A plywood table clamped to the tile saw’s bed.
A plywood table clamped to the tile saw’s bed.

A.Contributing editor Michael Byrne, an industry consultant in Los Olivos, Calif., responds: Unless its finish approximates the finish of the uncut edges, the cut edge of a transparent glass tile can be glaringly obvious. To minimize chipping, I use a smooth-running wet saw equipped with a blade made specifically for cutting glass, such as the MK-215GL (800/421-5830, mkdiamond.com). So that there is plenty of clean cooling water, I fit the saw with a second pump that has its own feed line (this is in addition to the saw’s built-in pump). I also reduce vibration and support the kerf edges by clamping a 3/4-inch plywood table to the saw bed, which provides backing and reduces the chipping that tends to occur at the tail end of the cut, where the tile body is at its weakest (see photos). I feed the tile into the diamond wheel very slowly, easing up even more as I near the end of the cut.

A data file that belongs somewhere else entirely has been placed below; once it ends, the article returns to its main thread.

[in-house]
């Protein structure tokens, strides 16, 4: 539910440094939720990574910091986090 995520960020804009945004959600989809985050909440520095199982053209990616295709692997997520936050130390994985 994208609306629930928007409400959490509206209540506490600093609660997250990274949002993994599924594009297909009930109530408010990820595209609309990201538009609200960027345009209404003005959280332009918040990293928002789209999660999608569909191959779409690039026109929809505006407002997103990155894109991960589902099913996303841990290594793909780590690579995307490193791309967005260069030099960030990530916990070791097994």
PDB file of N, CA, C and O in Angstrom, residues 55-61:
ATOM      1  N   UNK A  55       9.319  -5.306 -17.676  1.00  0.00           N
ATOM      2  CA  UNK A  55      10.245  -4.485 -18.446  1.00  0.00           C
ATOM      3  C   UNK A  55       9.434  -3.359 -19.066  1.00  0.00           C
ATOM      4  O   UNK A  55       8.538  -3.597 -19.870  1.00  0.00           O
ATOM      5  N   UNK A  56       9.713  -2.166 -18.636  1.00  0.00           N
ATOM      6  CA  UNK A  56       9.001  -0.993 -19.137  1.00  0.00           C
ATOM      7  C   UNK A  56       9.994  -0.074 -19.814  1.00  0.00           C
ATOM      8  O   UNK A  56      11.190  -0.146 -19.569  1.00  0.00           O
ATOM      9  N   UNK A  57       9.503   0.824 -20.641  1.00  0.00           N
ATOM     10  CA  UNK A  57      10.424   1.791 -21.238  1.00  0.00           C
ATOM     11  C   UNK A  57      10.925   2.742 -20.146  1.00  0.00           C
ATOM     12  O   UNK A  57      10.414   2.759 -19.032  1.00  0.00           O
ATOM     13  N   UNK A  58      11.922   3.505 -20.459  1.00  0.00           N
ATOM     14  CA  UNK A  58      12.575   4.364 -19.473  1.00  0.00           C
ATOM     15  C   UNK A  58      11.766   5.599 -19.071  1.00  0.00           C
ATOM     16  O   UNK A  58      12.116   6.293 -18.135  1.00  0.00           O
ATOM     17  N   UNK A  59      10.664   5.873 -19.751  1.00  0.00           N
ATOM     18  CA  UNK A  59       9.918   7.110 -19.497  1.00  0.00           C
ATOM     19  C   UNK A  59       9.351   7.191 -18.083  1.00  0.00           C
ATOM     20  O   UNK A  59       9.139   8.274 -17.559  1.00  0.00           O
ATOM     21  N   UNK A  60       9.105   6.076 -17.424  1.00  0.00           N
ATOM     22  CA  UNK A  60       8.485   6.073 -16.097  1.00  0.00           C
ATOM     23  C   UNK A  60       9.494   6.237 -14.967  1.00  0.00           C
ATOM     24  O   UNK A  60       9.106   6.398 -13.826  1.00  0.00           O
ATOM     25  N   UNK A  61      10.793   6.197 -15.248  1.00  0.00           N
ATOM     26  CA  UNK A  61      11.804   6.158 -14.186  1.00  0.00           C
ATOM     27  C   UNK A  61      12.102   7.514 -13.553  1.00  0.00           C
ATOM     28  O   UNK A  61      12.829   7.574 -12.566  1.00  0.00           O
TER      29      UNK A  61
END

Most glass blades leave a surface finish in the 200- to 400-grit range; subsequent grinding and polishing are required until the edge finish comes close to the tile’s original finish and luster. Production installers use wet-bath disc or vertical belt sanders, but you can also get satisfactory results with sanding blocks and fine grades of wet...

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